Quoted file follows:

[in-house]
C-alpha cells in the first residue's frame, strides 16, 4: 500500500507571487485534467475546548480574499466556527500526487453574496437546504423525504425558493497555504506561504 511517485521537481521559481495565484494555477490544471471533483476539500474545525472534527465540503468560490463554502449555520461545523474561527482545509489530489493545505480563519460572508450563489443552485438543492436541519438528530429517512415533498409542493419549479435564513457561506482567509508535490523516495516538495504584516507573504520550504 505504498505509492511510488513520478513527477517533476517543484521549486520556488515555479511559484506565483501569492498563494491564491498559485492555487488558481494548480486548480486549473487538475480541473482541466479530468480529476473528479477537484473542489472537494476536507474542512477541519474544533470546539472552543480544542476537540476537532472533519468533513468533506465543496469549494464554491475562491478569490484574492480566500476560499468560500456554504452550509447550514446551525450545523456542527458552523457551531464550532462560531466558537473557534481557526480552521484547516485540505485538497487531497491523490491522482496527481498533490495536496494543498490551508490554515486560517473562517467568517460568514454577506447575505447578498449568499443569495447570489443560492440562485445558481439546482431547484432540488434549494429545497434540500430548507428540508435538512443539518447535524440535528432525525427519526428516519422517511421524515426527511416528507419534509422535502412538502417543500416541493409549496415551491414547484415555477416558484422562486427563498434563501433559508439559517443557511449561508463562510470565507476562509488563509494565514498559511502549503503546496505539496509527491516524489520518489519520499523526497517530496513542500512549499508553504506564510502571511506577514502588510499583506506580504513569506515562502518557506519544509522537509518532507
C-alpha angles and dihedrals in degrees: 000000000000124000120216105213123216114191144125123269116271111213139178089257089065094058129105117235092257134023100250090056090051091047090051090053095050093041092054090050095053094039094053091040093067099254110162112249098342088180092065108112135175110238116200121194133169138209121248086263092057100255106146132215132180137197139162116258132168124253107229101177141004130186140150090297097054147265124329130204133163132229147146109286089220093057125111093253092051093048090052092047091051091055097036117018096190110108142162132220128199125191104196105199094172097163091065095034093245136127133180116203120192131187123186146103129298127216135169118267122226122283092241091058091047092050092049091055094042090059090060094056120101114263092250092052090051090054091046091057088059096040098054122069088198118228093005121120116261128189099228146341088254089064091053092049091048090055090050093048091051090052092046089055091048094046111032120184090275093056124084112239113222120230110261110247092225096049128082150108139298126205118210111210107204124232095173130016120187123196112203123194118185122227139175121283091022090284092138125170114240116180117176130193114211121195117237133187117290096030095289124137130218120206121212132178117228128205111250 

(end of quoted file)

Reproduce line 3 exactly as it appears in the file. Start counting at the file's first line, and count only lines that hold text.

C-alpha angles and dihedrals in degrees: 000000000000124000120216105213123216114191144125123269116271111213139178089257089065094058129105117235092257134023100250090056090051091047090051090053095050093041092054090050095053094039094053091040093067099254110162112249098342088180092065108112135175110238116200121194133169138209121248086263092057100255106146132215132180137197139162116258132168124253107229101177141004130186140150090297097054147265124329130204133163132229147146109286089220093057125111093253092051093048090052092047091051091055097036117018096190110108142162132220128199125191104196105199094172097163091065095034093245136127133180116203120192131187123186146103129298127216135169118267122226122283092241091058091047092050092049091055094042090059090060094056120101114263092250092052090051090054091046091057088059096040098054122069088198118228093005121120116261128189099228146341088254089064091053092049091048090055090050093048091051090052092046089055091048094046111032120184090275093056124084112239113222120230110261110247092225096049128082150108139298126205118210111210107204124232095173130016120187123196112203123194118185122227139175121283091022090284092138125170114240116180117176130193114211121195117237133187117290096030095289124137130218120206121212132178117228128205111250 